Low (Victorian Theatre Company) - Theatre Works' Explosives Factory - 90 minutes, without interval
Updated: Nov 12, 2022
It is Melbourne 1991. Recession grips the country.
A couple of outcasts are in love but out of work.
They are going nowhere and make do by robbing small retail outlets, stabbing some victims and causing mayhem.
Photos by Chelsea Neate
Emma (Veronica Thomas) is the talker, someone who would like Jay (Matthew Connell) to express himself more.
The pair drinks too much. They have sex. Beyond that, they don’t do much else.
Jay is the more violent. A smaller knife leads to a bigger knife and then a gun. One job leads to a second and then a third and so on.
They dream of a better life, but nothing they do gives you the impression that that is going to happen.
Rather they carry on with their largely meaning existence.
Low, by Daniel Keene, is about struggle and isolation.
While watching I thought of Bonnie and Clyde, who operated in the US during The Great Depression, although they were known for robbing banks.
Still, nothing good would come of that and early on you get the feeling that this pair will suffer the same fate.
Mind you, you will have to see Low to find out whether or not that is true.
I was suitably impressed by the talent involved in this production.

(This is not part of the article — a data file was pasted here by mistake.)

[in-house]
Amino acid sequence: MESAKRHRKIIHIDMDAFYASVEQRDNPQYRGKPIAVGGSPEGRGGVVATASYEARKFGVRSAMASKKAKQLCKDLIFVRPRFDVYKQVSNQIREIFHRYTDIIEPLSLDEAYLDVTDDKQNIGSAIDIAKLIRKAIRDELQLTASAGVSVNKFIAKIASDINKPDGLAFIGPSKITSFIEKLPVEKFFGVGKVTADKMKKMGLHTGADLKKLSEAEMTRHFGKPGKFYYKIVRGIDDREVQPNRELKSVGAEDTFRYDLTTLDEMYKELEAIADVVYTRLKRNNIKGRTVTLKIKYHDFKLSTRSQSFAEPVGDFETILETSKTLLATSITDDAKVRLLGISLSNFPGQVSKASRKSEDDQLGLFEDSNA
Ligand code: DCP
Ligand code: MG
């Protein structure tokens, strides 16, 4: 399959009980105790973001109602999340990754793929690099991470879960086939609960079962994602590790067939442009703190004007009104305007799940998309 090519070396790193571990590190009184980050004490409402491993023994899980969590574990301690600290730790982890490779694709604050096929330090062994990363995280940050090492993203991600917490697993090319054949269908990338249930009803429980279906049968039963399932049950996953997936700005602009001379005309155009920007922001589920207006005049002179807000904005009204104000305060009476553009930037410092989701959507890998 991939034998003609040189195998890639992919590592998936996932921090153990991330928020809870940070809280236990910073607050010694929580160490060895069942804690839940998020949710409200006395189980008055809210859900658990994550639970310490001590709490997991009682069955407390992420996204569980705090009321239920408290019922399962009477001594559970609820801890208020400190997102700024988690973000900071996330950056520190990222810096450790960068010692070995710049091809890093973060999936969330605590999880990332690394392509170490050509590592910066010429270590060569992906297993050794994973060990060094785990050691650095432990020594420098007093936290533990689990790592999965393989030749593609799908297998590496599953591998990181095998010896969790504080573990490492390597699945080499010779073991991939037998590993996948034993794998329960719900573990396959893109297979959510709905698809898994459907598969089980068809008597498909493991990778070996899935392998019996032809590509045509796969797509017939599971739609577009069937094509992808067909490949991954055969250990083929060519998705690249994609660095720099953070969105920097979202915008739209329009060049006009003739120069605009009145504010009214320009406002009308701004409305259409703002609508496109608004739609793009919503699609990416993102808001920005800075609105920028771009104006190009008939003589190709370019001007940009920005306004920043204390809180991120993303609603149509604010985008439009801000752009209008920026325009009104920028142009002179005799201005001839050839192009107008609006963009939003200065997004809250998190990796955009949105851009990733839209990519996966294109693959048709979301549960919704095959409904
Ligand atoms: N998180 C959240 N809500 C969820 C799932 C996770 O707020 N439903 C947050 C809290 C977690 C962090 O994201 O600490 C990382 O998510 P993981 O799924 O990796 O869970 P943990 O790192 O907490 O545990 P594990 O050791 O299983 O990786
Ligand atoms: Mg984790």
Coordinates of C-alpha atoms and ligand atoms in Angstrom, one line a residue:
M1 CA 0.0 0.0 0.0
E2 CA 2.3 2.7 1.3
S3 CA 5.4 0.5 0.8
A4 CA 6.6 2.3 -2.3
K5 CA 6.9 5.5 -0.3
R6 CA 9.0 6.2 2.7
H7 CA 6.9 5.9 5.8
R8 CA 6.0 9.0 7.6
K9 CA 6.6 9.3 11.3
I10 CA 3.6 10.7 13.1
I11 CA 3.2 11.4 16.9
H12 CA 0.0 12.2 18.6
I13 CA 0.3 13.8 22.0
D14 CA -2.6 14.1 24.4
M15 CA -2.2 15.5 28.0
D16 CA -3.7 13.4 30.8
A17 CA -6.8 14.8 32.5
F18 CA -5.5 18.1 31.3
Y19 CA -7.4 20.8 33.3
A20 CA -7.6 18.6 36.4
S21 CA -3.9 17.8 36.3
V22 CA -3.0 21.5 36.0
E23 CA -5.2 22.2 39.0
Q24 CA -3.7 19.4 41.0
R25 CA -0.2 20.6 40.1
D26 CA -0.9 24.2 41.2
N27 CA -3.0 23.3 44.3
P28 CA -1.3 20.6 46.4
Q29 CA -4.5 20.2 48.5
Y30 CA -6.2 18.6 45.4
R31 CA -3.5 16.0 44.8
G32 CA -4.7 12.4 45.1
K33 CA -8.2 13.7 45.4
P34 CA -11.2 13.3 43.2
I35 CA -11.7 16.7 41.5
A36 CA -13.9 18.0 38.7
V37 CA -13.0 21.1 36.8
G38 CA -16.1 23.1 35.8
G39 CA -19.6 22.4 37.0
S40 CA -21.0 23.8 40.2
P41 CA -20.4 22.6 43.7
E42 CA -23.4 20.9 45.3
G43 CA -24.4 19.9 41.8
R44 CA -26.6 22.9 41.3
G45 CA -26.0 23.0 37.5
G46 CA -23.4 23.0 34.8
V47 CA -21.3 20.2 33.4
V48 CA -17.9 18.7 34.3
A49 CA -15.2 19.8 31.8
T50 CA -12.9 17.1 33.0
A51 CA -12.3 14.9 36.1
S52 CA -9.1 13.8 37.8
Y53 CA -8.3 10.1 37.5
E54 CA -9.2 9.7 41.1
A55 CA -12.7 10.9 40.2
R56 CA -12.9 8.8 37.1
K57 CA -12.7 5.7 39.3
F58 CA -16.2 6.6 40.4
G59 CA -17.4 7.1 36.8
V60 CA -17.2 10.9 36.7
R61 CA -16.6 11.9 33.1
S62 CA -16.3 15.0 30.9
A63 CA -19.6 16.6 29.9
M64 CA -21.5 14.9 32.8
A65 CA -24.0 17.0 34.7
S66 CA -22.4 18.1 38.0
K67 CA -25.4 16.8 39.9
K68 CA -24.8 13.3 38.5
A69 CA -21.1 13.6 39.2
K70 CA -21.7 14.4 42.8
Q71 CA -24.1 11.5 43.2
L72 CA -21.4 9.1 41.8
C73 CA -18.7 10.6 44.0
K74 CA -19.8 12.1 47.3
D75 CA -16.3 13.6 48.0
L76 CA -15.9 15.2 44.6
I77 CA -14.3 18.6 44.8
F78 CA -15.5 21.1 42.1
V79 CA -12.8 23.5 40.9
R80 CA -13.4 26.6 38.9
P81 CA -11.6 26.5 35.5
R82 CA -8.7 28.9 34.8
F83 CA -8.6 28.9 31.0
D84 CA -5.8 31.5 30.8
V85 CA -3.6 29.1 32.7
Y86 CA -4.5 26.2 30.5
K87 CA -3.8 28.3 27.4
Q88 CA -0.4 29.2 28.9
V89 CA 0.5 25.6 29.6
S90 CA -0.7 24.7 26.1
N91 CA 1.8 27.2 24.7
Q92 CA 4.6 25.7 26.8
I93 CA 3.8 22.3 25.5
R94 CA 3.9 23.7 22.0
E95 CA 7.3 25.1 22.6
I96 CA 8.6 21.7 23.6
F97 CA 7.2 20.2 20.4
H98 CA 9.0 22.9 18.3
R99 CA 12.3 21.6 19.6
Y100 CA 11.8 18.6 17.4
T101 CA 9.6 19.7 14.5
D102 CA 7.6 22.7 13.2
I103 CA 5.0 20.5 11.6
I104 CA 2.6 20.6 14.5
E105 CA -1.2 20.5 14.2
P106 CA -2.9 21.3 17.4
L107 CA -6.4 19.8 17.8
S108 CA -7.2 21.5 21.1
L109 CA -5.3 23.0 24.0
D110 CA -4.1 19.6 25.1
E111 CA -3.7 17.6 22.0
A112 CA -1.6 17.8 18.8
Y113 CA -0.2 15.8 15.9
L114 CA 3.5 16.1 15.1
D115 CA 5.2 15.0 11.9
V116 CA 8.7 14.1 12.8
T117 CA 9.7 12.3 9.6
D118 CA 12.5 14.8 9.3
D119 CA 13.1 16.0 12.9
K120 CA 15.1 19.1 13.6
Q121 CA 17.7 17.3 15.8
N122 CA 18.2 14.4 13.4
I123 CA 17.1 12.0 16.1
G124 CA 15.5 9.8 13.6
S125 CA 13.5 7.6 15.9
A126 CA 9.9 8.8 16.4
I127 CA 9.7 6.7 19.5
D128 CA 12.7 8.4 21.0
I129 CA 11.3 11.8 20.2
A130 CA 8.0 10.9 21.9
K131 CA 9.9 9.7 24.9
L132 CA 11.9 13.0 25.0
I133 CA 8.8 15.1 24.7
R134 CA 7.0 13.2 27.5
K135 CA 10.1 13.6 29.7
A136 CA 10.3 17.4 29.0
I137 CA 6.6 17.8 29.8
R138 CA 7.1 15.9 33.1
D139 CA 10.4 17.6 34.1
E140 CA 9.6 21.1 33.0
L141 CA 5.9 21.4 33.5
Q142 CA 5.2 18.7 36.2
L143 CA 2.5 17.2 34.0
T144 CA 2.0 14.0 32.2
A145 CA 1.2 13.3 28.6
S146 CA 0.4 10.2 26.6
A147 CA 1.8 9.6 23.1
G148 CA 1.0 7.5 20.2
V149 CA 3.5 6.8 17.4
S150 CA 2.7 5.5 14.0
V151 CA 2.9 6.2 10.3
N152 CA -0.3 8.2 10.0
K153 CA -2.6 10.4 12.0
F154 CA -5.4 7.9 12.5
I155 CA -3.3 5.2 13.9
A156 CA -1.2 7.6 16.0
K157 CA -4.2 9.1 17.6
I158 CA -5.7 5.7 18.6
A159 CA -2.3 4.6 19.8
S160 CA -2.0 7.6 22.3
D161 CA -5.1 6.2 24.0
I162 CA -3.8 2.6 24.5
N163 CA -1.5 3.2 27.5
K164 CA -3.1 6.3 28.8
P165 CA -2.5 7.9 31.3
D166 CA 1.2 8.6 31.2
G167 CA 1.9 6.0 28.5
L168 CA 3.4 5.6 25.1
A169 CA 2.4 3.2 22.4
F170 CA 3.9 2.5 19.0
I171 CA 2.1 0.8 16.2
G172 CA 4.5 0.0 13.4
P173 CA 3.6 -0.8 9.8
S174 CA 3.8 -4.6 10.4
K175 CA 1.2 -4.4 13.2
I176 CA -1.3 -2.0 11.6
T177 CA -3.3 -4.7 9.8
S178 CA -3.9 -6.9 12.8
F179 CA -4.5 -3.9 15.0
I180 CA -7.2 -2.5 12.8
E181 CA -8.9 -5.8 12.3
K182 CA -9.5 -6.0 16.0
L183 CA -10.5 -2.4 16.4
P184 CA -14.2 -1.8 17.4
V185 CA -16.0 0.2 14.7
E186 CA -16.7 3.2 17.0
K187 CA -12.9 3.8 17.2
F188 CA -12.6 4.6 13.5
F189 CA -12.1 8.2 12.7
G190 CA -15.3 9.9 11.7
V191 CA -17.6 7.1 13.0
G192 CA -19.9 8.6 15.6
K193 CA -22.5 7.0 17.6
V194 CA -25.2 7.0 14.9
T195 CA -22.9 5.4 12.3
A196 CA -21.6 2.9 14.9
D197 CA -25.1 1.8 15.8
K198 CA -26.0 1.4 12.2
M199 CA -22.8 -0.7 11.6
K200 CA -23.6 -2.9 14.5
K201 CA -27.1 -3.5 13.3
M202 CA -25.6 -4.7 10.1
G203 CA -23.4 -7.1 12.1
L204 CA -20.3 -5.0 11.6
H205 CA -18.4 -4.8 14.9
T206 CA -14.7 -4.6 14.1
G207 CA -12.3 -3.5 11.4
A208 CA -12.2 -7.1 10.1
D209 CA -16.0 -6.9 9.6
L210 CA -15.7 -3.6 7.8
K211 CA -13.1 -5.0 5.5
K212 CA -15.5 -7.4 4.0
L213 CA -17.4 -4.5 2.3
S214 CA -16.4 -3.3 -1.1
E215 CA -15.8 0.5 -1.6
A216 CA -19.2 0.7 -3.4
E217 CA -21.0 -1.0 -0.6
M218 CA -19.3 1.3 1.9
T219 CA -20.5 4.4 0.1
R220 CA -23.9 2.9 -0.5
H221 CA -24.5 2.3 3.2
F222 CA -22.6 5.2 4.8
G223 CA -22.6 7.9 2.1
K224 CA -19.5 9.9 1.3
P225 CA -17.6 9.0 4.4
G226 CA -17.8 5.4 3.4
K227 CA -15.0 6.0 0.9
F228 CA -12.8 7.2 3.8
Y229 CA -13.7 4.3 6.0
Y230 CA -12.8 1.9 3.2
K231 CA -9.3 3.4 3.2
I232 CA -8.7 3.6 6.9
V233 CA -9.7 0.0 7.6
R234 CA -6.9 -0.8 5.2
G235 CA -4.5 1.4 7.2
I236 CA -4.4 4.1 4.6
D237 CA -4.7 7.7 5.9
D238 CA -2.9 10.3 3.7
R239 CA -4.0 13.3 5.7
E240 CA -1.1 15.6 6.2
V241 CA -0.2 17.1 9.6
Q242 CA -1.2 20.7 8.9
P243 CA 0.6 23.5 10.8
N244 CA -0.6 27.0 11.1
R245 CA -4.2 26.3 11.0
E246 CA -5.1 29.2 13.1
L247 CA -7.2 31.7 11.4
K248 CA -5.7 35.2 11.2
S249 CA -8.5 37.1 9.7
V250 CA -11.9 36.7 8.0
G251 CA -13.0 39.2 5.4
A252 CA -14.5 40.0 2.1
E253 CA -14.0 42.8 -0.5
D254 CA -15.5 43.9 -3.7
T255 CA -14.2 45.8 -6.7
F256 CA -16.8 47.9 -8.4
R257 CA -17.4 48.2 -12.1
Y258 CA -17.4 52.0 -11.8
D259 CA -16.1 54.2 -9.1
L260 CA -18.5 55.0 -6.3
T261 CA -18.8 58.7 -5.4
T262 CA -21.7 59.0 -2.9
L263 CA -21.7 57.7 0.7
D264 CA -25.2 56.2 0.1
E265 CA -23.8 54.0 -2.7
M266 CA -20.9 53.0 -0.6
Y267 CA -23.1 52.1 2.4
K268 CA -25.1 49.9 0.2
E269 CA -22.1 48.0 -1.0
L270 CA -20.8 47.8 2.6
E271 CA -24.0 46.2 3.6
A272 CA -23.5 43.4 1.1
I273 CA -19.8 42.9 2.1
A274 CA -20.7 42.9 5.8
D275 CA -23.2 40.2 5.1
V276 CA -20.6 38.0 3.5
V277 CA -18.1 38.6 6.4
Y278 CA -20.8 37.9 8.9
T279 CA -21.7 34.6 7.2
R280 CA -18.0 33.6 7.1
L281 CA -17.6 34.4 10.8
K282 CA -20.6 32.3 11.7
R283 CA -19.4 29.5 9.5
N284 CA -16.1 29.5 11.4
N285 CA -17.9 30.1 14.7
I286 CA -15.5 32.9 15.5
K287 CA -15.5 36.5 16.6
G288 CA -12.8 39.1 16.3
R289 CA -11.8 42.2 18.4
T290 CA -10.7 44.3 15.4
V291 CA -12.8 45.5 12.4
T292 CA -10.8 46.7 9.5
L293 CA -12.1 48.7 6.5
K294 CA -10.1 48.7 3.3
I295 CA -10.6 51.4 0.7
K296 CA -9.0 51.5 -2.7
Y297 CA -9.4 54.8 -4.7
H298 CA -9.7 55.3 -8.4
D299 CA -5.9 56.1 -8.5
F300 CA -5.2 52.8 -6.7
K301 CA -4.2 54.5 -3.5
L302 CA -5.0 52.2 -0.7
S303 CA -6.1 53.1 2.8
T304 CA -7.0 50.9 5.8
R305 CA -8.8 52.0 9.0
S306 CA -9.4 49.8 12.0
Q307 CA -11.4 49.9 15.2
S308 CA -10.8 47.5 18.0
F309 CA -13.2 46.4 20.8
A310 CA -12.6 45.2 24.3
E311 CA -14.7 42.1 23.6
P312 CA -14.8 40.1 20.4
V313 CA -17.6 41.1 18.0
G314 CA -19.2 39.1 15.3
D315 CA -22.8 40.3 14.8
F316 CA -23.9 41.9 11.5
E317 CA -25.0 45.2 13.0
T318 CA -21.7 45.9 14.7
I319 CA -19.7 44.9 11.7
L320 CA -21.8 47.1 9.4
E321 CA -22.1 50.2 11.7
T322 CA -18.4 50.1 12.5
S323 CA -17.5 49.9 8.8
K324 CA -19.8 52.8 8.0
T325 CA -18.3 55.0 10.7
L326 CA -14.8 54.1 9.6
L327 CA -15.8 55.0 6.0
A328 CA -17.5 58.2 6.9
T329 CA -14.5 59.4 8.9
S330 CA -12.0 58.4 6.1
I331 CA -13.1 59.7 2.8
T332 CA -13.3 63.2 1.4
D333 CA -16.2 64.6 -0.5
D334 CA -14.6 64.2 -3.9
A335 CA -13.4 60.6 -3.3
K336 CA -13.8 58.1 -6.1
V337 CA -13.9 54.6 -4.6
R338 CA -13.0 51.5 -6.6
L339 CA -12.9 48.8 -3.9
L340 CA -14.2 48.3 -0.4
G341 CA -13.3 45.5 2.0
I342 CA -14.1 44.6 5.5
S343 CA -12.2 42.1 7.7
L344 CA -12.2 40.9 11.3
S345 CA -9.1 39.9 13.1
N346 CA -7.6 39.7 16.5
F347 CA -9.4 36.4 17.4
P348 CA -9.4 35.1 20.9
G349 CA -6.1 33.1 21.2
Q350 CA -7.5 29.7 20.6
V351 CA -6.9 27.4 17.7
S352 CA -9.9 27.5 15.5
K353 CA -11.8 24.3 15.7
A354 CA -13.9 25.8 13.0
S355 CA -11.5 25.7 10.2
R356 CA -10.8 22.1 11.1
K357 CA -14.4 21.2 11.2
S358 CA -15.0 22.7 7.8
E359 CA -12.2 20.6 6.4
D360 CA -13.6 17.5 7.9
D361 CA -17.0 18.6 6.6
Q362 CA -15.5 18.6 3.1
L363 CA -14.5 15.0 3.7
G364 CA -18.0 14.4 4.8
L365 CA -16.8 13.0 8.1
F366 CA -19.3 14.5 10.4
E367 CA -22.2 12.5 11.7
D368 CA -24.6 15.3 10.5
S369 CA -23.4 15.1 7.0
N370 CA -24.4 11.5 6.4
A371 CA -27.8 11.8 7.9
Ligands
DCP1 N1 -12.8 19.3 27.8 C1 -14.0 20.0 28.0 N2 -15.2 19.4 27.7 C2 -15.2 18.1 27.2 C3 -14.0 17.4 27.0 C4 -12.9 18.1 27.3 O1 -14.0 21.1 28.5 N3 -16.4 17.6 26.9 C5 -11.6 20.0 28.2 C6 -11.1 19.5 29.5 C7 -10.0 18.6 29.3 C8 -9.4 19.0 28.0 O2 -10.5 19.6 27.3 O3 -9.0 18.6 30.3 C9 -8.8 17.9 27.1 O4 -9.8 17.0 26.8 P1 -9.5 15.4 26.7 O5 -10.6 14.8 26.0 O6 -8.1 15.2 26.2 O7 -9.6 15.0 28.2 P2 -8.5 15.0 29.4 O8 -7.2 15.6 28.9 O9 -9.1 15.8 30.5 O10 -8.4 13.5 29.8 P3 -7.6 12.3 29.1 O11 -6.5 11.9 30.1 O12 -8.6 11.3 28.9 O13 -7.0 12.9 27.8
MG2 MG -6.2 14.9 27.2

Veronica Thomas is outstanding in her characterisation as she probes away as Emma and pushes Jay’s buttons.
Matthew Connell brings to bear a hangdog look in Jay that only lifts after the “thrill” of another robbery or post coital.
Director Jennifer Sarah Dean ensures the play moves along at pace. Scene changes (28 vignettes) are swift and seamless.
The props (bags, money, knives, masks, booze etc.) are simple but utilitarian and once utilised take their place in specially marked, small taped areas on the floor.
For all intents and purposes, there is the appearance of a crime scene.
It is a most effective device that forms part of the set, the rest of which amounts to little more than a few weathered timbers.
Plaudits to set and costume designer Chelsea Neate.
Keene wrote Low in 1990. More than 30 years on it stands up well.
Victorian Theatre Company’s Low is playing at Theatre Works’ Explosives Factory until 12th November, 2022.